I'm approximately 37 and was diagnosed in Jan 04 with a congenital aortic biscuspid valve and aortic stenosis.
I've dropped 50 lbs, changed my diet, exercise daily, and my cardiologist has me on 6.25 mg of Coreg twice a day, and I've been prescribed Lipitor to get my cholesterol under control.
For the lipitor I was started out at 20 mg per day, but over the last year this dosage has been decreased more than once. Late last year I went from 20 mg to 10 mg a day. As of April 05, I came back with elevated AST levels on a blood test, and my family doctor decreased my dosage to 10 mg of Lipitor every other day.
Should I continue to take Lipitor after my cholesterol is under control? My family doctor is urging me to go off the Lipitor, but my cardiologist seems to want me to keep taking it. Professionals giving a patient conflicting advice can be frustrating and confusing.
I understand that statin type drugs provide benefits for patients with heart disease. What are the synergistic benefits I can obtain from Lipitor while taking Coreg that directly impact my heart valve? Does Lipitor extend the life of the valve? If so, how does the drug do this? Are there any side effects to my taking Lipitor in such small doses?
The reason you are getting conflict advice is because there is not clear data or guidelines to manage this, although there is a belief in the cardiology communitfy that statins may help slow the progression of aortic stenosis. There are several studies going on now to investigate this.
The indication to stop a statin is for liver enzymes (AST) greater than 5 times normal. If you liver enzymes are that high, you should indeed stop the statin or consider trying another type of statin. The need for a statin also depends on other things like your cardiac risk factors and your cholesterol prior to starting the statin.
I am not aware of a synergistic benefit between coreg and lipator.
Again, there is no clear benefit of a coreg in slowing the progression of aortic stensis with bicuspid aortic valves. The real goal should be controlling your blood pressure if your blood pressure is too high.
There is no direct evidence yet that statins like lipator increase the life of a valve.
Your liver enzymes may or may not improve on lower dose statin. The real question is do your liver enzymes matter if they are elevated less than 5 times normal. The safest thing to do is let your cardiologist manage your statin with your input.
Regarding this " although there is a belief in the cardiology communitfy that statins may help slow the progression of aortic stenosis. There are several studies going on now to investigate this."
Here are the results of a concluded study: (they won't be announcing this!)
Reuters Thu Jun 9, 7:54 AM ET
LIPITOR DOES NOT PREVENT NARROWING IN HEART VALVE
The popular cholesterol-reducing drug Lipitor made by Pfizer does not prevent obstruction of the heart valve that leads to the aorta, the body's largest artery, according to recent findings published in the New England Journal of Medicine.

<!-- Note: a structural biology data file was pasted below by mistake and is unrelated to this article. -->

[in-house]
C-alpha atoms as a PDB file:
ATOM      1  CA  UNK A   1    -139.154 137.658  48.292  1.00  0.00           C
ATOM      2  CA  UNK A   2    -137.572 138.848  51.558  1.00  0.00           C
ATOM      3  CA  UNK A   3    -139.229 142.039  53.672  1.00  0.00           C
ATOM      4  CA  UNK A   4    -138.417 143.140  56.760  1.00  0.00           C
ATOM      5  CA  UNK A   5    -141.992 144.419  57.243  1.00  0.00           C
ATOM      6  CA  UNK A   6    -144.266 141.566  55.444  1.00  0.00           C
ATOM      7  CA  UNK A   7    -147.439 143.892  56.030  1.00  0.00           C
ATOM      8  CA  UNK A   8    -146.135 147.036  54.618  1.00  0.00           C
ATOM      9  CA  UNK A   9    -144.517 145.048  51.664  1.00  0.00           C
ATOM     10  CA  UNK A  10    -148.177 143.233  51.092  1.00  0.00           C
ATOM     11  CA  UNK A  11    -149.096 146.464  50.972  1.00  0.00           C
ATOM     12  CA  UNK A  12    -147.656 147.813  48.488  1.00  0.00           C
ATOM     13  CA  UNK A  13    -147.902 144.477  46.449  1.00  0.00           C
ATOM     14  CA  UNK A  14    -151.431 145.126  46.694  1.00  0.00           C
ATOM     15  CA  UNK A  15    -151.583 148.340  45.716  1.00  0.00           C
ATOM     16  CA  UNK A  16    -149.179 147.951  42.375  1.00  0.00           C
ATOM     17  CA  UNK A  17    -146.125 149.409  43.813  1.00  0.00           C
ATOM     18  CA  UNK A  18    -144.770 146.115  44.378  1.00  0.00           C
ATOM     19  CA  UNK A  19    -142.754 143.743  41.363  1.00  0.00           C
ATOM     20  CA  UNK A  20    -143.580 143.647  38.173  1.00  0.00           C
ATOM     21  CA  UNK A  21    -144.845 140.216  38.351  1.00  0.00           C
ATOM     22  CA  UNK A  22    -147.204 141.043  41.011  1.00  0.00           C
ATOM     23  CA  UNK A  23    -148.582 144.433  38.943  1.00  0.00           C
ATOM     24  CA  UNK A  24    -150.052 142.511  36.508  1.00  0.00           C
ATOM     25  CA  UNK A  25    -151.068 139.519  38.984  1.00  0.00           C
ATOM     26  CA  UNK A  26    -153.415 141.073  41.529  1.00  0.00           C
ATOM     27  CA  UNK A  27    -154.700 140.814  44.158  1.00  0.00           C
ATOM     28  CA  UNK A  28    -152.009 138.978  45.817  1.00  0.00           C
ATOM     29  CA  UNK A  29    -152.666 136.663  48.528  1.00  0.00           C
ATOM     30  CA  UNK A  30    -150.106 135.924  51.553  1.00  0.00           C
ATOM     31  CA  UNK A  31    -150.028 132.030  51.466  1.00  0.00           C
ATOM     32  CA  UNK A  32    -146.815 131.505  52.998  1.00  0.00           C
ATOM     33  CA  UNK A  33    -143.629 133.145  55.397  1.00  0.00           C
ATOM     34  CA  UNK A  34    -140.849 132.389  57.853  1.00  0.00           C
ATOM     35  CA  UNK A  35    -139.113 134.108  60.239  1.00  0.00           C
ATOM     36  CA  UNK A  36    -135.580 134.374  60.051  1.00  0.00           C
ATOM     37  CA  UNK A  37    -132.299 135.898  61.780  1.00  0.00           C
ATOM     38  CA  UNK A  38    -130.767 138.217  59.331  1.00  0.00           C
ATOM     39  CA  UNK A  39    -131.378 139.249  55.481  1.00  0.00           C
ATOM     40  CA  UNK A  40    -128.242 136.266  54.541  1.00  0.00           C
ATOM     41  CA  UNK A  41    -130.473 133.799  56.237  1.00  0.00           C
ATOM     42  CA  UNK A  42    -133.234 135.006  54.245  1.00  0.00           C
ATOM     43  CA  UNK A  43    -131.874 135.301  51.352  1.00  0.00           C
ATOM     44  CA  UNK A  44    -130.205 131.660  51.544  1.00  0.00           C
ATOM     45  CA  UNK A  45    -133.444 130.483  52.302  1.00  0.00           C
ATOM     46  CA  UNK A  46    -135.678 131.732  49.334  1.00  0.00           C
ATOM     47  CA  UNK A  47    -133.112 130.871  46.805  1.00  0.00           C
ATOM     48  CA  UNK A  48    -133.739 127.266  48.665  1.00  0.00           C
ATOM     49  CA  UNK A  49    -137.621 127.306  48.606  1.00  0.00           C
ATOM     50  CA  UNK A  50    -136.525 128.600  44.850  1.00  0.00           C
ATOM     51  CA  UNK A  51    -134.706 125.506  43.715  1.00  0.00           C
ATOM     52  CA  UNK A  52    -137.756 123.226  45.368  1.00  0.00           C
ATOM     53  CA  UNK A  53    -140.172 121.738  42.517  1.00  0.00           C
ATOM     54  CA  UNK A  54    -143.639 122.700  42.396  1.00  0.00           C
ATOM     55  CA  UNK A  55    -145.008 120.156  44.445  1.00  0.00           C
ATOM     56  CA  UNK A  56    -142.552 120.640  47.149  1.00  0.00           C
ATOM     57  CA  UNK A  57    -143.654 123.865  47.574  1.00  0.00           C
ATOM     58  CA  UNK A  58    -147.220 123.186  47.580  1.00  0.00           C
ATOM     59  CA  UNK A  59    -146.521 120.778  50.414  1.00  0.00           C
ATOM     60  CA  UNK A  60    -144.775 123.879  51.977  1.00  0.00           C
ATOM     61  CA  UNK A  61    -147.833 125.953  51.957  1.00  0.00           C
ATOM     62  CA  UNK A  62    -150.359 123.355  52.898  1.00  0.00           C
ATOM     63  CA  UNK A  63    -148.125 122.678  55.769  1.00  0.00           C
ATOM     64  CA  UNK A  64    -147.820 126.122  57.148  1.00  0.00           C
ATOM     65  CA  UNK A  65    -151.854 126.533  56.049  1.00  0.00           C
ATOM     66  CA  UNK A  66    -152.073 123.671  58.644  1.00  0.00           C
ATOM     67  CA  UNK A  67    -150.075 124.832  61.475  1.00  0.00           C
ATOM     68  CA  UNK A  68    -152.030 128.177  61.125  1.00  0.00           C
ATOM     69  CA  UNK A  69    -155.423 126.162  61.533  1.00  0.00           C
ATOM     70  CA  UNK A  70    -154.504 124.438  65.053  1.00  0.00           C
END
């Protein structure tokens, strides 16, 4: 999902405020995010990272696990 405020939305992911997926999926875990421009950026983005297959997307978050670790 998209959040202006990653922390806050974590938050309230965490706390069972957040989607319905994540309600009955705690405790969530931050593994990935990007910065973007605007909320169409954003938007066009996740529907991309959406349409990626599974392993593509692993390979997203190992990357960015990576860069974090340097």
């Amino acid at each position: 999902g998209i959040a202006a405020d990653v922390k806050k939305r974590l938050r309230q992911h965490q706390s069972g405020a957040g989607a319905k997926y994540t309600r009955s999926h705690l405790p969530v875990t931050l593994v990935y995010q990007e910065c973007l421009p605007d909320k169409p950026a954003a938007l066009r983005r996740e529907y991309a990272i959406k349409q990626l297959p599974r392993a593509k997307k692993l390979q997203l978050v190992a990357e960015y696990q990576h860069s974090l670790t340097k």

In a study conducted to determine whether the drug, also known under its generic name atorvastatin, did more than just reduce cholesterol, doctors found that Lipitor failed to prevent obstructions that can keep the heart from pumping blood adequately.
The condition, known as calcified aortic stenosis, occurs when a key heart valve narrows or becomes blocked, preventing the heart from pumping blood properly and can manifest itself in spite of reductions of cholesterol levels, according to the study.
Surgery is usually required to fix it.
Aortic stenosis affects 3 percent of adults over 75, making it the most common valve defect in North America and Europe and occurs gradually over several decades. By the time symptoms appear, surgery is typically needed to repair or replace the valve.
As part of the study, 155 volunteers with signs of calcified aortic stenosis were given a placebo or Lipitor, which like other drugs known as statins slow the narrowing of small heart arteries caused by heart disease.
After a little more than two years, the team led by Joanna Cowell of Royal Infirmary in Edinburgh found that the drug brought cholesterol levels down as expected but produced no real improvement as far as obstructions are concerned.
"Aortic stenosis progresses despite intensive reductions in serum cholesterol concentrations," the Cowell team concluded.
The study was funded in part by an educational award from Pfizer, a grant from the British Heart Foundation and the Welcome Trust Clinical Resource Facility in Scotland.
In an editorial in the New England Journal of Medicine, Raphael Rosenhek of the Vienna General Hospital in Austria agreed, saying that prescribing statins "is not justified" unless a patient has another, more established, reason for taking the medicine.
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